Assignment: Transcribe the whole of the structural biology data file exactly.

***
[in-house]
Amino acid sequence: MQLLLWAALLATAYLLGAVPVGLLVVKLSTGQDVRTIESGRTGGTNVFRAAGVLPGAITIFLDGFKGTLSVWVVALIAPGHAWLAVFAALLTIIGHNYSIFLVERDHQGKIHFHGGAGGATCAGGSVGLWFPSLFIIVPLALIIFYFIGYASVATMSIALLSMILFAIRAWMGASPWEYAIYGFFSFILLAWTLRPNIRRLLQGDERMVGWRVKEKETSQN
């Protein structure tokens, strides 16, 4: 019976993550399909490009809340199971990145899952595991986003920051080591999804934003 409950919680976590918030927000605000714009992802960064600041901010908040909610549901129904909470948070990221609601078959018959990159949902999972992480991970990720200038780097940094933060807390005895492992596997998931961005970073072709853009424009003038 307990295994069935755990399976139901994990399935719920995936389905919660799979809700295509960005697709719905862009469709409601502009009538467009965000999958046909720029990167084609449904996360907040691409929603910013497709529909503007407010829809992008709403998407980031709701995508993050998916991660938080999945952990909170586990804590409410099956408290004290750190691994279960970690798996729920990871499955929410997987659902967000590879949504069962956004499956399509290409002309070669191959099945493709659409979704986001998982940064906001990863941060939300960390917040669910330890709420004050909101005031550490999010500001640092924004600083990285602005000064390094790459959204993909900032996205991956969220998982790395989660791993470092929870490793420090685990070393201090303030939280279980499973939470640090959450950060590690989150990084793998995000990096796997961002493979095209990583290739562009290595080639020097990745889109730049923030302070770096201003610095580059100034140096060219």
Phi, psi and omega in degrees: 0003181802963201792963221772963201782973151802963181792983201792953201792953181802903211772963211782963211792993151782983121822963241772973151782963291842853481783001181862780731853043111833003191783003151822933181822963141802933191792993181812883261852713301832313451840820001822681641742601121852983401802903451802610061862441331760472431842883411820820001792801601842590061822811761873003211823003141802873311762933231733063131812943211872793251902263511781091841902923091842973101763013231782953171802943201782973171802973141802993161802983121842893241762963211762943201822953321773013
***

[in-house]
Amino acid sequence: MQLLLWAALLATAYLLGAVPVGLLVVKLSTGQDVRTIESGRTGGTNVFRAAGVLPGAITIFLDGFKGTLSVWVVALIAPGHAWLAVFAALLTIIGHNYSIFLVERDHQGKIHFHGGAGGATCAGGSVGLWFPSLFIIVPLALIIFYFIGYASVATMSIALLSMILFAIRAWMGASPWEYAIYGFFSFILLAWTLRPNIRRLLQGDERMVGWRVKEKETSQN
């Protein structure tokens, strides 16, 4: 019976993550399909490009809340199971990145899952595991986003920051080591999804934003 409950919680976590918030927000605000714009992802960064600041901010908040909610549901129904909470948070990221609601078959018959990159949902999972992480991970990720200038780097940094933060807390005895492992596997998931961005970073072709853009424009003038 307990295994069935755990399976139901994990399935719920995936389905919660799979809700295509960005697709719905862009469709409601502009009538467009965000999958046909720029990167084609449904996360907040691409929603910013497709529909503007407010829809992008709403998407980031709701995508993050998916991660938080999945952990909170586990804590409410099956408290004290750190691994279960970690798996729920990871499955929410997987659902967000590879949504069962956004499956399509290409002309070669191959099945493709659409979704986001998982940064906001990863941060939300960390917040669910330890709420004050909101005031550490999010500001640092924004600083990285602005000064390094790459959204993909900032996205991956969220998982790395989660791993470092929870490793420090685990070393201090303030939280279980499973939470640090959450950060590690989150990084793998995000990096796997961002493979095209990583290739562009290595080639020097990745889109730049923030302070770096201003610095580059100034140096060219």
Phi, psi and omega in degrees: 0003181802963201792963221772963201782973151802963181792983201792953201792953181802903211772963211782963211792993151782983121822963241772973151782963291842853481783001181862780731853043111833003191783003151822933181822963141802933191792993181812883261852713301832313451840820001822681641742601121852983401802903451802610061862441331760472431842883411820820001792801601842590061822811761873003211823003141802873311762933231733063131812943211872793251902263511781091841902923091842973101763013231782953171802943201782973171802973141802993161802983121842893241762963211762943201822953321773013